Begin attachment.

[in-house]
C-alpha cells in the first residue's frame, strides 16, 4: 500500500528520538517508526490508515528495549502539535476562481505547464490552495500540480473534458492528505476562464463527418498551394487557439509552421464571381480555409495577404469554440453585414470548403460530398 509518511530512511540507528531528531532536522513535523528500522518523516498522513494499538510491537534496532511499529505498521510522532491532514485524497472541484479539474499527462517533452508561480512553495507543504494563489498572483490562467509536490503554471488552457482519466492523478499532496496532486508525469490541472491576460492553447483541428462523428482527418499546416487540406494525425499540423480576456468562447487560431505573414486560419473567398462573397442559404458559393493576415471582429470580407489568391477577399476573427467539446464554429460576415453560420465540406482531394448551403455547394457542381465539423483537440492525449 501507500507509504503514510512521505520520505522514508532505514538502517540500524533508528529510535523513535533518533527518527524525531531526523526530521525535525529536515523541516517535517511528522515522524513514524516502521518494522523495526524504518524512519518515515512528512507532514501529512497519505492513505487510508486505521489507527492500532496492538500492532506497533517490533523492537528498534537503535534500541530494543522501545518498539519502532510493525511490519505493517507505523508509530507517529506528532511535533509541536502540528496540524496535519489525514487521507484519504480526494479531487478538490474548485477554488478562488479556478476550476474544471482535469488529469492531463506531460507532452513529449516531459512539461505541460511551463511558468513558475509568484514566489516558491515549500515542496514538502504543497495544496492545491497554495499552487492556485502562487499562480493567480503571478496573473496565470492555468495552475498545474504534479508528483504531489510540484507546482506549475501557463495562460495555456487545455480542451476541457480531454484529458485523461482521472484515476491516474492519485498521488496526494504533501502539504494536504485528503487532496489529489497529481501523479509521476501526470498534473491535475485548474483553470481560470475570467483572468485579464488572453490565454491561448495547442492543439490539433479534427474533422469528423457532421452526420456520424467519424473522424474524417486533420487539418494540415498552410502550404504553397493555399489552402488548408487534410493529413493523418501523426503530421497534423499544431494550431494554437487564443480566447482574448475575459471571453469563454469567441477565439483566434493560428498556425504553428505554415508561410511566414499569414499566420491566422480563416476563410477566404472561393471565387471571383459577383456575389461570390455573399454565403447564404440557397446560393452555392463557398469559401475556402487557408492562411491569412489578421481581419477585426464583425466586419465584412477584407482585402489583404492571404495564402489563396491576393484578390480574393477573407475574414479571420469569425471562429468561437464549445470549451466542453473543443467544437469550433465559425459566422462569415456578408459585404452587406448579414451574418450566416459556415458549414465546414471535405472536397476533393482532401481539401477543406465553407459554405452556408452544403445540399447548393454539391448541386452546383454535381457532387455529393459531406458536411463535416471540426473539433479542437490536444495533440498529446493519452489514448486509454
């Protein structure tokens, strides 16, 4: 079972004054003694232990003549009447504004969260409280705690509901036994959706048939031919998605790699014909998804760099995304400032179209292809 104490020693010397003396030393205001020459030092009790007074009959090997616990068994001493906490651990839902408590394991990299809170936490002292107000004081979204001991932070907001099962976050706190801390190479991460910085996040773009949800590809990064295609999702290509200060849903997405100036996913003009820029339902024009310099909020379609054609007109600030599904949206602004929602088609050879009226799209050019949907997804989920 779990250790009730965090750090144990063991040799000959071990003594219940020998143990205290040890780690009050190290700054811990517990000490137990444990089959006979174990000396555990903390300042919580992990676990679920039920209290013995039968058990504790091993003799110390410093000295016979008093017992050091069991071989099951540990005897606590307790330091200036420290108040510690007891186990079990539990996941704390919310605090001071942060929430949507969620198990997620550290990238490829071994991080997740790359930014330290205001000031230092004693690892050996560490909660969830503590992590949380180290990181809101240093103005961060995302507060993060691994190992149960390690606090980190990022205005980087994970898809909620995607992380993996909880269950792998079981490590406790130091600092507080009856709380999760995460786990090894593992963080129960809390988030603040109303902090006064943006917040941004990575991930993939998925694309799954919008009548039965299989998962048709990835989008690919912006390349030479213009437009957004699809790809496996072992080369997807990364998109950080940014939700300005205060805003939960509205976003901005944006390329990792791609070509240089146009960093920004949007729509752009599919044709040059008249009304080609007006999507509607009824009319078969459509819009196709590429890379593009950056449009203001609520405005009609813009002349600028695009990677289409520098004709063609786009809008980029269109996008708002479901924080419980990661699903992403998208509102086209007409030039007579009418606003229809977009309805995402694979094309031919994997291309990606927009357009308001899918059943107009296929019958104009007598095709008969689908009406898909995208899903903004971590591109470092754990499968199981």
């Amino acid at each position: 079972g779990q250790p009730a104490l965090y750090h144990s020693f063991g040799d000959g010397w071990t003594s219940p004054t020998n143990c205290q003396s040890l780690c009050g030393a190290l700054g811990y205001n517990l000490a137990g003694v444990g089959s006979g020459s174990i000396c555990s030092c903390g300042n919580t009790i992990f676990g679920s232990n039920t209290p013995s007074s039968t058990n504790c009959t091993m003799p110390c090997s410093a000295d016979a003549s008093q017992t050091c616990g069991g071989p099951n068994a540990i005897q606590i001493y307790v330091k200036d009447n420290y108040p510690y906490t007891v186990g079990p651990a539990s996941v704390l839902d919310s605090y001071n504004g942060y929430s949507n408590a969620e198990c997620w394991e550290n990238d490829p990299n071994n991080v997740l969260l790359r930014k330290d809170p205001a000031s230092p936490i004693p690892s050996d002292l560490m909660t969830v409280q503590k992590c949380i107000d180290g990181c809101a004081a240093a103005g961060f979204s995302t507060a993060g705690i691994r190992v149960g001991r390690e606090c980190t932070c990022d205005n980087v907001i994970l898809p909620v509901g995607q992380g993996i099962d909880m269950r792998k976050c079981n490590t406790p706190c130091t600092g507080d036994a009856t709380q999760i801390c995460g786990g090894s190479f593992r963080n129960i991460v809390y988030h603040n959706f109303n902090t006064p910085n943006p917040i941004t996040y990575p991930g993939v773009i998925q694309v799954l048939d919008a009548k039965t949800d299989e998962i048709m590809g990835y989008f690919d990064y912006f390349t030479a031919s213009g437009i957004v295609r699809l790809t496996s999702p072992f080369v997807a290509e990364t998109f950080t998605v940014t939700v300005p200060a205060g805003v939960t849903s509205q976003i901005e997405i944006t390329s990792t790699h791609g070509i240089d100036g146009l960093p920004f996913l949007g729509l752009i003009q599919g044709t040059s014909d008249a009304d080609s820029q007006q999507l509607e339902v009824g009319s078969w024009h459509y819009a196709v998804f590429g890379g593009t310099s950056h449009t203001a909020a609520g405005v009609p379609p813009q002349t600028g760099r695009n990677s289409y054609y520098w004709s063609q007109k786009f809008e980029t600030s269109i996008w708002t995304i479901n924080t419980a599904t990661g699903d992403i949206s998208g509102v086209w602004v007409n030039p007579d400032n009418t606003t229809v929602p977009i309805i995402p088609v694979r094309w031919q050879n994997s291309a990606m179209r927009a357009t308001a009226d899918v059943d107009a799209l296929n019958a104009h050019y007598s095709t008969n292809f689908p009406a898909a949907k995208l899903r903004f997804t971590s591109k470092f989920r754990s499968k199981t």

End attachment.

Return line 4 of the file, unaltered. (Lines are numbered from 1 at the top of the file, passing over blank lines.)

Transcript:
């Amino acid at each position: 079972g779990q250790p009730a104490l965090y750090h144990s020693f063991g040799d000959g010397w071990t003594s219940p004054t020998n143990c205290q003396s040890l780690c009050g030393a190290l700054g811990y205001n517990l000490a137990g003694v444990g089959s006979g020459s174990i000396c555990s030092c903390g300042n919580t009790i992990f676990g679920s232990n039920t209290p013995s007074s039968t058990n504790c009959t091993m003799p110390c090997s410093a000295d016979a003549s008093q017992t050091c616990g069991g071989p099951n068994a540990i005897q606590i001493y307790v330091k200036d009447n420290y108040p510690y906490t007891v186990g079990p651990a539990s996941v704390l839902d919310s605090y001071n504004g942060y929430s949507n408590a969620e198990c997620w394991e550290n990238d490829p990299n071994n991080v997740l969260l790359r930014k330290d809170p205001a000031s230092p936490i004693p690892s050996d002292l560490m909660t969830v409280q503590k992590c949380i107000d180290g990181c809101a004081a240093a103005g961060f979204s995302t507060a993060g705690i691994r190992v149960g001991r390690e606090c980190t932070c990022d205005n980087v907001i994970l898809p909620v509901g995607q992380g993996i099962d909880m269950r792998k976050c079981n490590t406790p706190c130091t600092g507080d036994a009856t709380q999760i801390c995460g786990g090894s190479f593992r963080n129960i991460v809390y988030h603040n959706f109303n902090t006064p910085n943006p917040i941004t996040y990575p991930g993939v773009i998925q694309v799954l048939d919008a009548k039965t949800d299989e998962i048709m590809g990835y989008f690919d990064y912006f390349t030479a031919s213009g437009i957004v295609r699809l790809t496996s999702p072992f080369v997807a290509e990364t998109f950080t998605v940014t939700v300005p200060a205060g805003v939960t849903s509205q976003i901005e997405i944006t390329s990792t790699h791609g070509i240089d100036g146009l960093p920004f996913l949007g729509l752009i003009q599919g044709t040059s014909d008249a009304d080609s820029q007006q999507l509607e339902v009824g009319s078969w024009h459509y819009a196709v998804f590429g890379g593009t310099s950056h449009t203001a909020a609520g405005v009609p379609p813009q002349t600028g760099r695009n990677s289409y054609y520098w004709s063609q007109k786009f809008e980029t600030s269109i996008w708002t995304i479901n924080t419980a599904t990661g699903d992403i949206s998208g509102v086209w602004v007409n030039p007579d400032n009418t606003t229809v929602p977009i309805i995402p088609v694979r094309w031919q050879n994997s291309a990606m179209r927009a357009t308001a009226d899918v059943d107009a799209l296929n019958a104009h050019y007598s095709t008969n292809f689908p009406a898909a949907k995208l899903r903004f997804t971590s591109k470092f989920r754990s499968k199981t």